The "CLEAN" Future Is Coming, Are You Ready?
In early March, the House Democrats on the Energy and Commerce Committee released their legislative blueprint for tacking climate change, entitled the Climate Leadership and Environmental Action for our Nation’s Future Act, or the CLEAN Future Act. This bill is nearly 1,000 pages in length and touches almost every segment of the economy. While Congress is still a long way off from any bipartisan climate legislation being enacted, the CLEAN Future Act is a glimpse into what the House Democratic leadership is thinking and planning for the years to come — a great road map for companies that might be impacted by this legislation.
The legislation starts with an overall interim goal to reduce greenhouse gas pollution by no less than 50% below 2005 levels, by no later than 2030, and a national goal for the United States to achieve a 100% clean economy by no later than 2050. It directs the head of each federal agency to develop a plan to achieve the overall national goal in conjunction with all other federal agencies.
The bulk of the goal attainment seems to rest on a “zero-emissions electricity requirement” that requires retail electricity suppliers to provide an increasing percentage of clean electricity each year starting in 2023, rising to 80% in 2030, and 100% in 2035. Clean energy is defined as “economy wide, net-zero greenhouse gas emissions, or negative greenhouse gas emissions, after annual accounting for sources and sinks of anthropogenic greenhouse gas emissions consistent with the coverage of emissions reported by the United States under the United Nations Framework Convention on Climate Change.” The legislation would create a zero-emissions electricity credit trading program and allow for alternative compliance payments.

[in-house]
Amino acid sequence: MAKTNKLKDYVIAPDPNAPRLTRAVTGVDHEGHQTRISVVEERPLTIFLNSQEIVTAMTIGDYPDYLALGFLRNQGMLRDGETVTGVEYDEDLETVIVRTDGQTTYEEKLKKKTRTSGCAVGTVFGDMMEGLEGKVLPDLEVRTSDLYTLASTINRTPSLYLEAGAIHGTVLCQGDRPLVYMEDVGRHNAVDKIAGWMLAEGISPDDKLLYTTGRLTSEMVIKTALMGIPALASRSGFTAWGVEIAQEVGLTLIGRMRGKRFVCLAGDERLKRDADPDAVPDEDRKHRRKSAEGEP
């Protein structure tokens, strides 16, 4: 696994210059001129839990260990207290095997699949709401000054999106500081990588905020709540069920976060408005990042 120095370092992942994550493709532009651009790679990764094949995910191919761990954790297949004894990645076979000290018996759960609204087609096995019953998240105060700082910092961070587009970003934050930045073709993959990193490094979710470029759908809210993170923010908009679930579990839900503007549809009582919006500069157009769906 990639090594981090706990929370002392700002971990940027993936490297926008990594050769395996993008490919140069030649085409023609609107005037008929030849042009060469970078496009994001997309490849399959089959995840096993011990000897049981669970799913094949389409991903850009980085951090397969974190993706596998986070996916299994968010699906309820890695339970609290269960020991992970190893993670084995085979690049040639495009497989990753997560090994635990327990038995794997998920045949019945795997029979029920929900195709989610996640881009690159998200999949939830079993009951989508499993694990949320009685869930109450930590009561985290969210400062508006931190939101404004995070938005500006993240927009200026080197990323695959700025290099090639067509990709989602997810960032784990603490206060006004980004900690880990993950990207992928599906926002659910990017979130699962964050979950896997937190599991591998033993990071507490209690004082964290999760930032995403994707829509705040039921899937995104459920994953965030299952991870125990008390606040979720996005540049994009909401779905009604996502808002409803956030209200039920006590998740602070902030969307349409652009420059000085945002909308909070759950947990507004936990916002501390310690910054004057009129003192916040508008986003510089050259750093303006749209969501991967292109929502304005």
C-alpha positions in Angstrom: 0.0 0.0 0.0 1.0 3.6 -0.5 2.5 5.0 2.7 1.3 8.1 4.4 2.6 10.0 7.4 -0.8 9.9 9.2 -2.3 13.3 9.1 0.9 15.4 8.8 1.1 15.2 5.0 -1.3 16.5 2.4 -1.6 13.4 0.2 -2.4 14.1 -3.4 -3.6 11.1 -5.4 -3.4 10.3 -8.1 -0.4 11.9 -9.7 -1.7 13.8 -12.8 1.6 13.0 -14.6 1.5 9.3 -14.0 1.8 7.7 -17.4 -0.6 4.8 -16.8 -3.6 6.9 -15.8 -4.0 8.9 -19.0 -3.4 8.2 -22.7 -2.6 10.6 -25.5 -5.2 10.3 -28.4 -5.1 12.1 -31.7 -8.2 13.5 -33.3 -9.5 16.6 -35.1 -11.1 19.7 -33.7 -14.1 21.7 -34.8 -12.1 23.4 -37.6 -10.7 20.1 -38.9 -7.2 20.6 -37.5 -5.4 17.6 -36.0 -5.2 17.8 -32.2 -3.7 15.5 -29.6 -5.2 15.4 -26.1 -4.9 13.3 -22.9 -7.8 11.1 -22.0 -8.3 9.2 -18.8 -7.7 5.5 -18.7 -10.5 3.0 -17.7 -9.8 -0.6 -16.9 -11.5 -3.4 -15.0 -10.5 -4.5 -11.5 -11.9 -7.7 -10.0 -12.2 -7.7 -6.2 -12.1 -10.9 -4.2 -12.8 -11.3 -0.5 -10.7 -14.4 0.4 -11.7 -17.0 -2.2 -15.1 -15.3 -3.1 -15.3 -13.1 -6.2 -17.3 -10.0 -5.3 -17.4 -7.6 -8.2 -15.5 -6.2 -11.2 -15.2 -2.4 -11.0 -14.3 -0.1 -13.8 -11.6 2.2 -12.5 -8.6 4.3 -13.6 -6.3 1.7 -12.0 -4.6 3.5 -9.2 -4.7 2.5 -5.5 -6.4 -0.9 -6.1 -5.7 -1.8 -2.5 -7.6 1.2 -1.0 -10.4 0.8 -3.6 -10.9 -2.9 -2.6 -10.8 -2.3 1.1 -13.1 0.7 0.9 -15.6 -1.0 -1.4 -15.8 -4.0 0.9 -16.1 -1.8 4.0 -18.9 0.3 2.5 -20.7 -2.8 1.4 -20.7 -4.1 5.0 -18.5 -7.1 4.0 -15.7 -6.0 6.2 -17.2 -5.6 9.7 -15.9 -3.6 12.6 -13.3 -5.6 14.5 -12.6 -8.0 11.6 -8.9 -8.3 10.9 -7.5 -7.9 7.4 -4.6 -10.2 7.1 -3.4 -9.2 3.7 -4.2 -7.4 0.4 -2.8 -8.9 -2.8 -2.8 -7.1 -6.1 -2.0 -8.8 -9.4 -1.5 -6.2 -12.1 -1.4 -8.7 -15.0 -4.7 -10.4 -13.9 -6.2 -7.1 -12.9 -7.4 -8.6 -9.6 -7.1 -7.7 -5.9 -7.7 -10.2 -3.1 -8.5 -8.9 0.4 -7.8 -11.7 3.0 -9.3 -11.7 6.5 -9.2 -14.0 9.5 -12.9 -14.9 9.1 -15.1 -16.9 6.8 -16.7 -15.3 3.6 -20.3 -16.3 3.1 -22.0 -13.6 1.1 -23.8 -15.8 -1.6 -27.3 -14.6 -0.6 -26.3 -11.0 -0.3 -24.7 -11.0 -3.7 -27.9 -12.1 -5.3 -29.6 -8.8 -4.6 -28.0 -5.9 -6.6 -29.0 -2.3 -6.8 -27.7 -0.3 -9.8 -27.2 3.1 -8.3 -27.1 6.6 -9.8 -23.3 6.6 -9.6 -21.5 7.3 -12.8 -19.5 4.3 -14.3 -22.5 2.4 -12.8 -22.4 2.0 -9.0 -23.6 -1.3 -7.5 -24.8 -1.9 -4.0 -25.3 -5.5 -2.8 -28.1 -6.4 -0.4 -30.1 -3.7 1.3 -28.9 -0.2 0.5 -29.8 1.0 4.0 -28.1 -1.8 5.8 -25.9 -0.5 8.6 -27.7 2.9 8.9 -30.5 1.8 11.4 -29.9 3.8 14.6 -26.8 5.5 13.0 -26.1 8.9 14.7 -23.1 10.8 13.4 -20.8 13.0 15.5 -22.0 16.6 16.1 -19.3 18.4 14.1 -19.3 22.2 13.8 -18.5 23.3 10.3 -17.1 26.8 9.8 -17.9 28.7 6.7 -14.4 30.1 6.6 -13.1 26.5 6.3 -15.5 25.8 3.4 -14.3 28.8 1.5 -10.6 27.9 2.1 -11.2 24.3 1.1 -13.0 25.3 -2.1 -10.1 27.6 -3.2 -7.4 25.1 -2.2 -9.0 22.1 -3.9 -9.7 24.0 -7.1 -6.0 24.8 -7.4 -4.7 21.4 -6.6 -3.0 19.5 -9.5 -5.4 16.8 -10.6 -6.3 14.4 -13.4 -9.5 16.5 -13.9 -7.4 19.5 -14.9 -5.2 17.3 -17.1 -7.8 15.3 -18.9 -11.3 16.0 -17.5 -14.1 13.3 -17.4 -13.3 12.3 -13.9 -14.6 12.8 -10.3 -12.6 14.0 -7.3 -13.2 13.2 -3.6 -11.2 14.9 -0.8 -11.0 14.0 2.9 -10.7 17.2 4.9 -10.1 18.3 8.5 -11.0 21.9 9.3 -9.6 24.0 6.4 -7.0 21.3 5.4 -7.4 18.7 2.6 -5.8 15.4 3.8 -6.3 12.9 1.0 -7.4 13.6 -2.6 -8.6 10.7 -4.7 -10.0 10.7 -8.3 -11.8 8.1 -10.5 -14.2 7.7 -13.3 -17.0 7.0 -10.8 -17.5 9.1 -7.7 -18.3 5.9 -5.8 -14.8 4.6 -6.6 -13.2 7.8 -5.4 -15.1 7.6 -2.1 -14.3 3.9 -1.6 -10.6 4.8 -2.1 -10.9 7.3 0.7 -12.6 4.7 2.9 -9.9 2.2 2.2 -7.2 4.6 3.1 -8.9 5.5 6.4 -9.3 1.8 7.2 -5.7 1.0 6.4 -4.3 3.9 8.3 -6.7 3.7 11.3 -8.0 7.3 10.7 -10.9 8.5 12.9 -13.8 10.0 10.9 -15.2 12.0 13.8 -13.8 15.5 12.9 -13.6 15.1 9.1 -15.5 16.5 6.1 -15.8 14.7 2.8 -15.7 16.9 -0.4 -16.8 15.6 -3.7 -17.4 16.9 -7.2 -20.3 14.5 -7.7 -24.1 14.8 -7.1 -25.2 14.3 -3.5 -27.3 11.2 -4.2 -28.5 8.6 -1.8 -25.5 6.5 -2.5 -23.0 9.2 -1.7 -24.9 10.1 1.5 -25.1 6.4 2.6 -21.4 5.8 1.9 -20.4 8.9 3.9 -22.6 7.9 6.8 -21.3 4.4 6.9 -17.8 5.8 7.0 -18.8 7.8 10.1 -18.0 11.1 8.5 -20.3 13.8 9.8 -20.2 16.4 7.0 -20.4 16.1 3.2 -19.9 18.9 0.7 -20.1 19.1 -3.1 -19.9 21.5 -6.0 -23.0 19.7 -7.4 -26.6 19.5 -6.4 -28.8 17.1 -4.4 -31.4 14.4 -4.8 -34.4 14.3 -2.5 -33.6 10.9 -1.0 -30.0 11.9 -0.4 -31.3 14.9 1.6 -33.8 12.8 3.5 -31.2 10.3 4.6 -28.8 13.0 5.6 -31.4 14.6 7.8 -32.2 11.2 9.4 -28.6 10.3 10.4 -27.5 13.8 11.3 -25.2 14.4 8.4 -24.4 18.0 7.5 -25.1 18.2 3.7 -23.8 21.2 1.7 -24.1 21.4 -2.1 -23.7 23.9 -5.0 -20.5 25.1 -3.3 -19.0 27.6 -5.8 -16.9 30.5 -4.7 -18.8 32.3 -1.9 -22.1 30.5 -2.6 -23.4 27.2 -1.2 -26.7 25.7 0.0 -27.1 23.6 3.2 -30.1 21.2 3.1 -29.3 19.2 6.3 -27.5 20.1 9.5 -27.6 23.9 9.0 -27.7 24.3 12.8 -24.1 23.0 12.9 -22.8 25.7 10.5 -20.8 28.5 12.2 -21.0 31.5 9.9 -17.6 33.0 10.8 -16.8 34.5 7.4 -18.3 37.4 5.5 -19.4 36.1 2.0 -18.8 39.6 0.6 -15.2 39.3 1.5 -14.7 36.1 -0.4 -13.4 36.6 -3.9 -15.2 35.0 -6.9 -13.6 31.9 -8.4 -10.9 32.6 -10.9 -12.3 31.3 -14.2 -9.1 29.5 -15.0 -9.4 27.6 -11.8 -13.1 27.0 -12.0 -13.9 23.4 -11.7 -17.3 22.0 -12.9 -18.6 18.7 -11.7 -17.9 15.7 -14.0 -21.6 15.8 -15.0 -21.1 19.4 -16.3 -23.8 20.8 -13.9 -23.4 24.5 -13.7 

There are too many provisions of the legislation to cover in this alert but suffice to say they are wide ranging and almost impossible for a business or local or state government to avoid. Here is a sampling: siting of interstate electric transmission facilities, distributed energy resources, energy-saving building codes, emissions standards for new non-road engines, a Clean School Bus Program, a Clean Cities Coalition Program, electric vehicles and charging infrastructure, air pollution reduction at ports, environmental justice initiatives, methane emissions from the oil and natural gas sectors, energy workforce development, and financial disclosures related to climate change.
Companies planning for the future should ask themselves how they would fare under this new framework. Now is the time to get ready for the CLEAN Future — opportunities exist to engage with members of Congress to mitigate the impacts of this legislation or even work to include provisions that would be beneficial. The CLEAN Future is coming, whether through this Congress or a future one — we are here to help you get ready for it.